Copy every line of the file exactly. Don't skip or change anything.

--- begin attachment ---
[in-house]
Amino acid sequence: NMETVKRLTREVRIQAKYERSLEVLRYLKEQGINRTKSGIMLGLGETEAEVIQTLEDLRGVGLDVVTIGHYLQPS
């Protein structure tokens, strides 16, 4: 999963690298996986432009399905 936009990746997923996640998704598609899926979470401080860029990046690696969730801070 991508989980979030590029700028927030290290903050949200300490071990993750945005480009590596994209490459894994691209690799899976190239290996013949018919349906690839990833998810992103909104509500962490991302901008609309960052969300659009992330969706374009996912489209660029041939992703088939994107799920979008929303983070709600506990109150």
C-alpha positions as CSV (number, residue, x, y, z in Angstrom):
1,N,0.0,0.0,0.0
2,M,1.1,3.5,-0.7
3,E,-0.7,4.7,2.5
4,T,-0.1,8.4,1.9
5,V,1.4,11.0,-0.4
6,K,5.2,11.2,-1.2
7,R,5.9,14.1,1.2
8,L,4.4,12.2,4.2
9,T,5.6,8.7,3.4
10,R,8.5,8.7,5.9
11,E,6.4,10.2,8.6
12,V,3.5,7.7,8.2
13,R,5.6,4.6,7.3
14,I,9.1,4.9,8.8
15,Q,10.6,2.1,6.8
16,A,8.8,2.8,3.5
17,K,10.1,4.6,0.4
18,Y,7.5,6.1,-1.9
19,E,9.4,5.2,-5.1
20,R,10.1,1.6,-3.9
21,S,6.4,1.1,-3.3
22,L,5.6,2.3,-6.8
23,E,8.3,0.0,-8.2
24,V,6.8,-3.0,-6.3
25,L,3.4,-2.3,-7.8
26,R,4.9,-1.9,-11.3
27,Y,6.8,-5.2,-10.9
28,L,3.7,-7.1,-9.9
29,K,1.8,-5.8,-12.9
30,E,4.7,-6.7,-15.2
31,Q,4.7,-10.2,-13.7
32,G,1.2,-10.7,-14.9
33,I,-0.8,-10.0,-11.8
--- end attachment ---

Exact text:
[in-house]
Amino acid sequence: NMETVKRLTREVRIQAKYERSLEVLRYLKEQGINRTKSGIMLGLGETEAEVIQTLEDLRGVGLDVVTIGHYLQPS
């Protein structure tokens, strides 16, 4: 999963690298996986432009399905 936009990746997923996640998704598609899926979470401080860029990046690696969730801070 991508989980979030590029700028927030290290903050949200300490071990993750945005480009590596994209490459894994691209690799899976190239290996013949018919349906690839990833998810992103909104509500962490991302901008609309960052969300659009992330969706374009996912489209660029041939992703088939994107799920979008929303983070709600506990109150």
C-alpha positions as CSV (number, residue, x, y, z in Angstrom):
1,N,0.0,0.0,0.0
2,M,1.1,3.5,-0.7
3,E,-0.7,4.7,2.5
4,T,-0.1,8.4,1.9
5,V,1.4,11.0,-0.4
6,K,5.2,11.2,-1.2
7,R,5.9,14.1,1.2
8,L,4.4,12.2,4.2
9,T,5.6,8.7,3.4
10,R,8.5,8.7,5.9
11,E,6.4,10.2,8.6
12,V,3.5,7.7,8.2
13,R,5.6,4.6,7.3
14,I,9.1,4.9,8.8
15,Q,10.6,2.1,6.8
16,A,8.8,2.8,3.5
17,K,10.1,4.6,0.4
18,Y,7.5,6.1,-1.9
19,E,9.4,5.2,-5.1
20,R,10.1,1.6,-3.9
21,S,6.4,1.1,-3.3
22,L,5.6,2.3,-6.8
23,E,8.3,0.0,-8.2
24,V,6.8,-3.0,-6.3
25,L,3.4,-2.3,-7.8
26,R,4.9,-1.9,-11.3
27,Y,6.8,-5.2,-10.9
28,L,3.7,-7.1,-9.9
29,K,1.8,-5.8,-12.9
30,E,4.7,-6.7,-15.2
31,Q,4.7,-10.2,-13.7
32,G,1.2,-10.7,-14.9
33,I,-0.8,-10.0,-11.8